Armistice100: Hundreds attend multi-faith ceremony at Ilford War Memorial on centenary of the end of First World War
- Credit: Archant
Hundreds from the borough’s diverse faith communities gathered in Newbury Park to pay their respects to those from Ilford who gave their lives during the First World War and commemorate a century since Armistice Day.
Attendees packed out the Ilford War Memorial park, in Eastern Avenue, this morning, (Sunday, November 11), with dozens lining up outside the entrance gates to pay their respects.
Blue skies and beaming sunshine replaced rain clouds as a parade led by the Ilford 4F Squadron RAF Air Cadets marched into the park, opening the remembrance ceremony.
Joined by local scout groups, the cadets stood in formation around the memorial with their flags held aloft.
“What a beautiful day it was today,” said council leader Jas Athwal, speaking after the service, which he described as “very moving”.
“I am pleased that, one hundred years on, we still remember and honour the sacrifice that thousands of men and women made.”
Opposition leader Cllr Linda Huggett spoke highly of the turnout.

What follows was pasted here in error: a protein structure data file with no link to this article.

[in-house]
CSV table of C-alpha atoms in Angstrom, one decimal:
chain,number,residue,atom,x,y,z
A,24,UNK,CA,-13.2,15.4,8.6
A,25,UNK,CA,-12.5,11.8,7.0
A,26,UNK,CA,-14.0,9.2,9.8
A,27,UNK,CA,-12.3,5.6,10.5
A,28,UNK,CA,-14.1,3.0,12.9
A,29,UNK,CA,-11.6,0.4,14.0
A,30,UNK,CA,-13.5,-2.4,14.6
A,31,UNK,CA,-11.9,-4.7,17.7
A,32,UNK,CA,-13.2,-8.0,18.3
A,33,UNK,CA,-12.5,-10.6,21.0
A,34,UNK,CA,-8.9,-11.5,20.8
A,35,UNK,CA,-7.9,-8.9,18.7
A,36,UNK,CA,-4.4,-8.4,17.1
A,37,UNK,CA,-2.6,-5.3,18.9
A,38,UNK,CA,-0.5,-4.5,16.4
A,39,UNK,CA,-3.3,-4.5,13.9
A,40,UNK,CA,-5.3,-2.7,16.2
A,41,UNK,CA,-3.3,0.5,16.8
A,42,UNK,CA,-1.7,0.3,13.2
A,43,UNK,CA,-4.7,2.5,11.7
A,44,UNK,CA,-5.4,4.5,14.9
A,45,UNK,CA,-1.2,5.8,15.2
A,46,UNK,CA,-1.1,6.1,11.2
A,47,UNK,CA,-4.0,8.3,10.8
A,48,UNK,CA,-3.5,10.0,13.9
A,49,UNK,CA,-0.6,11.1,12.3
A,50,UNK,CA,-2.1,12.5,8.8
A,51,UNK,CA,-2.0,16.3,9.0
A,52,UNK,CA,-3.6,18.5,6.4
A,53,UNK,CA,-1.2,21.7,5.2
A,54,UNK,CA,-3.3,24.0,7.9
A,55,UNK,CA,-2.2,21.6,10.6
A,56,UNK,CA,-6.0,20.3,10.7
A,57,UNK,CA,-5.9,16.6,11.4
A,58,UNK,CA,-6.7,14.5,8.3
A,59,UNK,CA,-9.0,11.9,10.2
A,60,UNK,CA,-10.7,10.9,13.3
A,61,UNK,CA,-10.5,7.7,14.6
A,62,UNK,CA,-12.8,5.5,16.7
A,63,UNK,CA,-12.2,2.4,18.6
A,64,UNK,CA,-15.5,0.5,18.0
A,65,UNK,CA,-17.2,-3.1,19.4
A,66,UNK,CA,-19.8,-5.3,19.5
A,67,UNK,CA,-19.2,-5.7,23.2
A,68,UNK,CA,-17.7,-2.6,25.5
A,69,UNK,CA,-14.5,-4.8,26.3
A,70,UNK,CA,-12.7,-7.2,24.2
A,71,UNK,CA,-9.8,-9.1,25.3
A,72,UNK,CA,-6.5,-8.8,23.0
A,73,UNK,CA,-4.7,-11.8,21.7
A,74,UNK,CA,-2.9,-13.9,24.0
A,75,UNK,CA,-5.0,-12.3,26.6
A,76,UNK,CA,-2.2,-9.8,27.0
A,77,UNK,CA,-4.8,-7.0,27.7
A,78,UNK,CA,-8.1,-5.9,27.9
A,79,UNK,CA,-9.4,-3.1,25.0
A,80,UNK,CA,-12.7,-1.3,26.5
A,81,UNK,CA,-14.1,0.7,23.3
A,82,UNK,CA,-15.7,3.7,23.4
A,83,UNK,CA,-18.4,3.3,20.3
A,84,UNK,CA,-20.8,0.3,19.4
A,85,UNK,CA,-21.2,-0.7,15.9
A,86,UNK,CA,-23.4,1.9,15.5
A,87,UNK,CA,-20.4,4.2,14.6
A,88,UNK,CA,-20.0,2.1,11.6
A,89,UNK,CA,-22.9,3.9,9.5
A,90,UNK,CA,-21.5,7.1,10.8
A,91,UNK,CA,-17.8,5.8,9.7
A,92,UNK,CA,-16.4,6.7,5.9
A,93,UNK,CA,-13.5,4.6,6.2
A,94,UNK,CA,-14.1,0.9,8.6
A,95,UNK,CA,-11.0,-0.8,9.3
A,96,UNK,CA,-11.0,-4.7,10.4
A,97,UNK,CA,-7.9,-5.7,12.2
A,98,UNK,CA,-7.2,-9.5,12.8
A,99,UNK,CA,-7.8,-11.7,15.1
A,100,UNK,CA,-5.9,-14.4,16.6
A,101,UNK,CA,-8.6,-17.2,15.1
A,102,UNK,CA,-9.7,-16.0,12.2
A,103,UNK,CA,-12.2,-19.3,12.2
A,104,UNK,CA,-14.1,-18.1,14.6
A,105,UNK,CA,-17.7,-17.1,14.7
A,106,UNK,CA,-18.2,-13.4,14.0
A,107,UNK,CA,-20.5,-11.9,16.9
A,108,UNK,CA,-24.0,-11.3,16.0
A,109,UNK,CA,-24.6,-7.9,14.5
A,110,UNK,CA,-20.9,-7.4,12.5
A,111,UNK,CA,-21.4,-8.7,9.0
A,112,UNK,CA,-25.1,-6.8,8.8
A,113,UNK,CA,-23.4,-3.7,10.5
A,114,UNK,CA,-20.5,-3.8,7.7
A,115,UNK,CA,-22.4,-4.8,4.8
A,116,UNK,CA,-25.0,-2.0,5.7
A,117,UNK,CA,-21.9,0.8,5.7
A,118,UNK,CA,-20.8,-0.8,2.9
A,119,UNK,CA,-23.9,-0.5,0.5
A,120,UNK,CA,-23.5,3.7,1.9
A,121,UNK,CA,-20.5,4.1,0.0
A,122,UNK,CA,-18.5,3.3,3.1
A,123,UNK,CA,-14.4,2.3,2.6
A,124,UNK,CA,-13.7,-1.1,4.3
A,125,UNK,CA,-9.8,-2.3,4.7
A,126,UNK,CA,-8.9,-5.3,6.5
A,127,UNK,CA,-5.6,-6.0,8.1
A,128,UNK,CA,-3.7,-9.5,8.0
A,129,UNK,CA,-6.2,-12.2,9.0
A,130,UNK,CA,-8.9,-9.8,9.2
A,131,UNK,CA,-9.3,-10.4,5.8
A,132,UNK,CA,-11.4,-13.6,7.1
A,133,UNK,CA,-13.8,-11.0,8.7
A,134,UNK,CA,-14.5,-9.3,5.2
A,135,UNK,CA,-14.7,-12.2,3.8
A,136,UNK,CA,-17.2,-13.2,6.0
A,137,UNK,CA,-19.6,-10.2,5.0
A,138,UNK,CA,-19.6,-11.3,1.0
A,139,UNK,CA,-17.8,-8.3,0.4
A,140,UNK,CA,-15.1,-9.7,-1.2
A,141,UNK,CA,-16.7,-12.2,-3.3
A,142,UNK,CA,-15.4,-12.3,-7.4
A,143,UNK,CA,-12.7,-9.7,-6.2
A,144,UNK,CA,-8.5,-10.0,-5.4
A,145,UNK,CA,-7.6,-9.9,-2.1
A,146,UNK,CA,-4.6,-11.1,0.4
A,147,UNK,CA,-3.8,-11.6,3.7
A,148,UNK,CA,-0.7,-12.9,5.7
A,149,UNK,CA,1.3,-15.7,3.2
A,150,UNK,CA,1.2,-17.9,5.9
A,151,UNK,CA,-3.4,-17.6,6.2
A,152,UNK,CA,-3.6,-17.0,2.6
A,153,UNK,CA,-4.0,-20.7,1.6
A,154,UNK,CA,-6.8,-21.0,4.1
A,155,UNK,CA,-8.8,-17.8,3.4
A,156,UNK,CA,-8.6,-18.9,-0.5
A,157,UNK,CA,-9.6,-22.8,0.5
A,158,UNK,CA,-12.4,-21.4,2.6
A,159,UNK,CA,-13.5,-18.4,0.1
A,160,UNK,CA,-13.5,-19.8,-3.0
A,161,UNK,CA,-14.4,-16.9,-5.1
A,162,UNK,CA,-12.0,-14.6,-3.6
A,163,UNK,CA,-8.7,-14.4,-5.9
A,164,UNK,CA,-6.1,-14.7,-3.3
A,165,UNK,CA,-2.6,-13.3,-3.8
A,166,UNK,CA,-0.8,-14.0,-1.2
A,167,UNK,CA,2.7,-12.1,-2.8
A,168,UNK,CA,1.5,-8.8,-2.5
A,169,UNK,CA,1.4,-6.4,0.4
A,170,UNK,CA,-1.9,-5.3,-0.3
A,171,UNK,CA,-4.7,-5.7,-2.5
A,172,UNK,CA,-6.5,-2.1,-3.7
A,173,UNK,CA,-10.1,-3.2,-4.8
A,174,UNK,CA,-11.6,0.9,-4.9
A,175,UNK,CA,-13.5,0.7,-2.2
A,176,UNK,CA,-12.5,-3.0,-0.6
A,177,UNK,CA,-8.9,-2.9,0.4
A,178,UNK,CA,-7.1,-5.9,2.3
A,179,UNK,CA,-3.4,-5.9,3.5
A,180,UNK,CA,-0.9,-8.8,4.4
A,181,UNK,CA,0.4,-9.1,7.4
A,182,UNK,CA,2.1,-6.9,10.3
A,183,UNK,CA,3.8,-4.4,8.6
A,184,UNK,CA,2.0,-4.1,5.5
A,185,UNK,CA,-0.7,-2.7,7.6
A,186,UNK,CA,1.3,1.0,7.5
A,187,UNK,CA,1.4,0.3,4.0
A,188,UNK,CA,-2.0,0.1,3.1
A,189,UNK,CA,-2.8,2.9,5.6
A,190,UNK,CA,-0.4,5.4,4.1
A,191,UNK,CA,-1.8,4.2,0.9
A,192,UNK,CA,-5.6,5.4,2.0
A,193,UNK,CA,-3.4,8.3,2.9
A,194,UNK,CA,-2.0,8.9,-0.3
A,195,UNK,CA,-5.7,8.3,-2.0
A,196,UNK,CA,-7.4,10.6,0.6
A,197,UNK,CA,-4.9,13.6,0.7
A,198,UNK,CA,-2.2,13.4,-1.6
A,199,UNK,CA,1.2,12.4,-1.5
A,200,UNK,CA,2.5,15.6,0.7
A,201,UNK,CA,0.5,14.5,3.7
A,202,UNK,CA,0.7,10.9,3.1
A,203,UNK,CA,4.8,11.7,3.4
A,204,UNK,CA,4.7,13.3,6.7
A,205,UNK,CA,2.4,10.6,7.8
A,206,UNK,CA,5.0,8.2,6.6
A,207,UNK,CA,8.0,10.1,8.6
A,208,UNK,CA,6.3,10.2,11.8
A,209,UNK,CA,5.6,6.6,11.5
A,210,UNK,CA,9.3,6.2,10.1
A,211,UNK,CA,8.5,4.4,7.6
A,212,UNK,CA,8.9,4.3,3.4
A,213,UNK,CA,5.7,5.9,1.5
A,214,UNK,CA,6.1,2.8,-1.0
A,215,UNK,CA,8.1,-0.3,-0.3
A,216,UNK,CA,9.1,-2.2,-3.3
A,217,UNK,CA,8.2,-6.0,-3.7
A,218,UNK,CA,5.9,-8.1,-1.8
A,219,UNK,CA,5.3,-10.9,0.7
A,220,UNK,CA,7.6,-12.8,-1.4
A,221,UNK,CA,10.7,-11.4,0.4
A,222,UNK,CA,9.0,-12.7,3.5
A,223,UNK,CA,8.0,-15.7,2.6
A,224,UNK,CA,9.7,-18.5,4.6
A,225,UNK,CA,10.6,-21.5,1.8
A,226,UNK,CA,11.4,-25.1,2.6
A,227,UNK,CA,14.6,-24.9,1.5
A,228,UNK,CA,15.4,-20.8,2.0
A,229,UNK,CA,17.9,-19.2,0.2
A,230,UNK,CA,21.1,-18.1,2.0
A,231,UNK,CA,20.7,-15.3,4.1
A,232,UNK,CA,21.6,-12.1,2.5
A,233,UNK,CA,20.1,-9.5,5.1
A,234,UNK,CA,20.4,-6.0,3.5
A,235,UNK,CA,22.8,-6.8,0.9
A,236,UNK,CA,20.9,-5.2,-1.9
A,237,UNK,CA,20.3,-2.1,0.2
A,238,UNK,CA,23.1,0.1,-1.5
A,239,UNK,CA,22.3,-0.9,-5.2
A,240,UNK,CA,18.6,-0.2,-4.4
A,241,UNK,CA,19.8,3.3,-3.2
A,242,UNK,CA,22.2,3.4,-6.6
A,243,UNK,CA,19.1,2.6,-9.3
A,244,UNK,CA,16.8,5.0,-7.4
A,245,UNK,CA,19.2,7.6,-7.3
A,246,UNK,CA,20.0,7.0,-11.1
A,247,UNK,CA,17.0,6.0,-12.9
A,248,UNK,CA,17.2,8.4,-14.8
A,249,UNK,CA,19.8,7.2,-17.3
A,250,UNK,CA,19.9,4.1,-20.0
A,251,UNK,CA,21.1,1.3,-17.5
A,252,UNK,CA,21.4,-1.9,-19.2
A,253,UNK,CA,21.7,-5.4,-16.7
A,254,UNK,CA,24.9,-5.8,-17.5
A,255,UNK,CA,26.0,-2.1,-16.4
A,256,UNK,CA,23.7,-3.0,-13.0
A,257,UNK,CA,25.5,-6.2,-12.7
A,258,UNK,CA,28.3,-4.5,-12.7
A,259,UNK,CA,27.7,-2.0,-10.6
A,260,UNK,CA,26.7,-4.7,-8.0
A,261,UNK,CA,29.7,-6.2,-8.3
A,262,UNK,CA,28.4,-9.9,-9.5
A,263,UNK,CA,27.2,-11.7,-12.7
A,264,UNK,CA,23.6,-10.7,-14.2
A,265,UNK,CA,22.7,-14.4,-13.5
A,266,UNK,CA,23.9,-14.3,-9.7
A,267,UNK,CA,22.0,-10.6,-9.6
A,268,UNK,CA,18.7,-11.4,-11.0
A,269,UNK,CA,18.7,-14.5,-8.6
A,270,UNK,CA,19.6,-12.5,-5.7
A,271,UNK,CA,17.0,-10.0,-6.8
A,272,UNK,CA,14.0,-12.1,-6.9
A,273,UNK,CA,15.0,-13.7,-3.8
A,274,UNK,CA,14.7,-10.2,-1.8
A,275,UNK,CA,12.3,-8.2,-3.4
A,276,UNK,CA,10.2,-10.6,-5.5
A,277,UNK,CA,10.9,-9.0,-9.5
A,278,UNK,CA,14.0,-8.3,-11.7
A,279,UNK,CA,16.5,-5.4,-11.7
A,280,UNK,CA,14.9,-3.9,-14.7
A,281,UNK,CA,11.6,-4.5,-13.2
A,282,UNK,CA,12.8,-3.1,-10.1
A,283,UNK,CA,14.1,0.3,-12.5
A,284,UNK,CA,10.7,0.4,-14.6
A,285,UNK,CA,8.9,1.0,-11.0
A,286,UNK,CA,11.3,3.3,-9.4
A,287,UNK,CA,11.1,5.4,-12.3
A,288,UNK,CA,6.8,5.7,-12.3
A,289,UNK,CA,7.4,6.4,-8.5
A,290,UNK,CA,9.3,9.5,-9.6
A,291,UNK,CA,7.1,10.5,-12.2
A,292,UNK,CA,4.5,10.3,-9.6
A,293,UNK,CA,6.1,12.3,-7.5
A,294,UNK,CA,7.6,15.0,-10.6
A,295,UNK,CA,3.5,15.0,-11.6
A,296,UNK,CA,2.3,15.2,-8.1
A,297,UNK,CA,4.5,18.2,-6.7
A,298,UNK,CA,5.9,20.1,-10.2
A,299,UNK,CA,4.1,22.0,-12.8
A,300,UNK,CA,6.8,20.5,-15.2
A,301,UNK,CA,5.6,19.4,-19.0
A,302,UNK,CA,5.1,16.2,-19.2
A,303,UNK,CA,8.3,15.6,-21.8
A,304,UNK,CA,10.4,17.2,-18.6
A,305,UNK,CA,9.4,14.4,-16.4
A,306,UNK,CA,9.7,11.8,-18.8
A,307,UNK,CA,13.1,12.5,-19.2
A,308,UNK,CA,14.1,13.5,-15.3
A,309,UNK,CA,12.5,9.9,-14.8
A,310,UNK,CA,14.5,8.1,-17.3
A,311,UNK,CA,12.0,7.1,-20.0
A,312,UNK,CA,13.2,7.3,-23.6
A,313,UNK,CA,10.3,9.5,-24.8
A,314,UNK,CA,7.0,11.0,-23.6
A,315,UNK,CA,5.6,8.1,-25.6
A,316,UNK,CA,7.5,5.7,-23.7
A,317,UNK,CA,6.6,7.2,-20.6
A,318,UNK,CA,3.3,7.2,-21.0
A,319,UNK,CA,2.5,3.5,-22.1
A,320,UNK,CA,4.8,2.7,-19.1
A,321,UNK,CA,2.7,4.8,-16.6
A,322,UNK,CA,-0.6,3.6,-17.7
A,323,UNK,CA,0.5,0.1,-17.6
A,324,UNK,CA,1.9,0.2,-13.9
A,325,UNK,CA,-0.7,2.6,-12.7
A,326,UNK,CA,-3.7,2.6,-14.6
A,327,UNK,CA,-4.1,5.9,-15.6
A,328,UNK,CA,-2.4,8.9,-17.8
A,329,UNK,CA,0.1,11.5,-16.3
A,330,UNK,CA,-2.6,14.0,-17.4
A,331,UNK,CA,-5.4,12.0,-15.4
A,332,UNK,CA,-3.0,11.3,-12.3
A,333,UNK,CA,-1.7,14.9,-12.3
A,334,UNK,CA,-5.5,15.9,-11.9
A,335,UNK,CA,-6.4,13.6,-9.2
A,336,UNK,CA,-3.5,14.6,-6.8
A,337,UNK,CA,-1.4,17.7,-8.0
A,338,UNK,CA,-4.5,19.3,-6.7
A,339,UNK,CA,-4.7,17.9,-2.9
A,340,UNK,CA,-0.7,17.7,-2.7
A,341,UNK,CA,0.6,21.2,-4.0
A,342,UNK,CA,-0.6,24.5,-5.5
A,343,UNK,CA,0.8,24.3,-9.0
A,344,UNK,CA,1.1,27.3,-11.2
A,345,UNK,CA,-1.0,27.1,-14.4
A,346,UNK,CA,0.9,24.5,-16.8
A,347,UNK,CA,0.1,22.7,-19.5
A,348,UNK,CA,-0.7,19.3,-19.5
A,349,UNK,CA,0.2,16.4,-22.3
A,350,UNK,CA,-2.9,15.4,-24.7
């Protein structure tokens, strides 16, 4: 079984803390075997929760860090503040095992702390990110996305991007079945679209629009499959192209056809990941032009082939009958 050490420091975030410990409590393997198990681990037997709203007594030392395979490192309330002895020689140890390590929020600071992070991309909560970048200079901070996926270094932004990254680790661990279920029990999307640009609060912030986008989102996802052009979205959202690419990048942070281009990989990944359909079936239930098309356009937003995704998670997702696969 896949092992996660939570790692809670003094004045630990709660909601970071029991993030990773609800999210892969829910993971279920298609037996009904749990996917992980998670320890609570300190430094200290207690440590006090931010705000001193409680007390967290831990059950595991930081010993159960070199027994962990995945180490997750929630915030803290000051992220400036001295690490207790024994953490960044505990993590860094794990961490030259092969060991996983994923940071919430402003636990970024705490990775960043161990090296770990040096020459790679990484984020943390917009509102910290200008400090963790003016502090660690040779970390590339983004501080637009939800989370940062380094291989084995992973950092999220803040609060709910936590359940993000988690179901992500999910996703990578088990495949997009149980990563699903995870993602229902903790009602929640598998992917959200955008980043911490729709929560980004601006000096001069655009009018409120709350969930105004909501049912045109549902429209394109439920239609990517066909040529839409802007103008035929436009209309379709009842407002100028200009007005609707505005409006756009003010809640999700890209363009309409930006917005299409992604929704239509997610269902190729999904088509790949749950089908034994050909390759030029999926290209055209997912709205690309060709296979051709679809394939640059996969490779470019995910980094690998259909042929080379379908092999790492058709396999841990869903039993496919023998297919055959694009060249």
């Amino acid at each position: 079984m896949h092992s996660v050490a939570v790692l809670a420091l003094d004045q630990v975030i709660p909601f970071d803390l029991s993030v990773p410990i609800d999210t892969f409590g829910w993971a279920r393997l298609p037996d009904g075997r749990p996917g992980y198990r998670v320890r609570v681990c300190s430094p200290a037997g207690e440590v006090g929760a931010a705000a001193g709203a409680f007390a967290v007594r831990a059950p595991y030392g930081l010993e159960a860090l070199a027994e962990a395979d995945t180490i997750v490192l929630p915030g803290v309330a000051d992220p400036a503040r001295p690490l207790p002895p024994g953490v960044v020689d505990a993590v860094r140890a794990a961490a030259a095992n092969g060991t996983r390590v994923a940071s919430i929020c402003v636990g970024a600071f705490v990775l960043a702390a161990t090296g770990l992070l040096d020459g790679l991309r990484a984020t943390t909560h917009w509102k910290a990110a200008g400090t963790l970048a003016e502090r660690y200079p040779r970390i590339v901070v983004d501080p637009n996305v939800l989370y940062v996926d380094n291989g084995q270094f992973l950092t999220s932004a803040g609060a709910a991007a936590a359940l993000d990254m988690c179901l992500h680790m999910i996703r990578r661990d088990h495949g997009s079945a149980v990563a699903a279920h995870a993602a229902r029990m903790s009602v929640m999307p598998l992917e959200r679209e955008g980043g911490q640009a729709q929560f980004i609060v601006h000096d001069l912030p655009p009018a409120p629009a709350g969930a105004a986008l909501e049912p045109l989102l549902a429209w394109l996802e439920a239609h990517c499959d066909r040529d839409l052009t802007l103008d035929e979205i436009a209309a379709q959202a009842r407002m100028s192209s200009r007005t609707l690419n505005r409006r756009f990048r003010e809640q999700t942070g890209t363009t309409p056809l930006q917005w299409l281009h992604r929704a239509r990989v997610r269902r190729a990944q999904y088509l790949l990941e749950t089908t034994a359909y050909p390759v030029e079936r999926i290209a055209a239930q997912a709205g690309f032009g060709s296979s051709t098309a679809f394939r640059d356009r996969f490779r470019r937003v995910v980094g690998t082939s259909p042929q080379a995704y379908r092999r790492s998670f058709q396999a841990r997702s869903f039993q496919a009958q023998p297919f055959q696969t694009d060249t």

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She said: “They gave their today for our tomorrow and that is why it is so good to see so many children here, especially.”
“We have to educate children in order to prevent a future world war happening.”
The service was led by Rev Chris Morgan with prayers delivered by Rabbi Aryeh Sufrin, Imam Kurram Rafiq, Mankamal Singh, Mukesh Sharma and Rev Kate Lovesey.
Exhortations were made by Mayor Cllr Debbie Kaur-Thiara and Deputy Lieutenant Thomas Chan.
“It was raining when we started and look at it now,” Rabbi Sufrin told the Recorder.
“That shows you have got to have faith.”
Mankamal Singh, co-founder of the Atam Academy in Chadwell Heath, was pleased with the diverse “cultural assembly of residents” in attendance.
He said: “Awareness is growing of the contribution of people from other faith backgrounds during the First and Second World War.”
Following the sounding of the Last Post, the crowd observed a two-minute silence.
Among the numerous groups to lay wreaths upon the memorial were councillors, MPs, faith leaders, police, firefighters and veterans.
At the close of the ceremony, cadet squadrons and scouts groups led a parade away from the memorial park down Eastern Avenue.
Attendees were also invited to visit the Ilford Memorial Hall, where the names of the 1,159 Ilford men killed in the First World War are inscribed on its walls.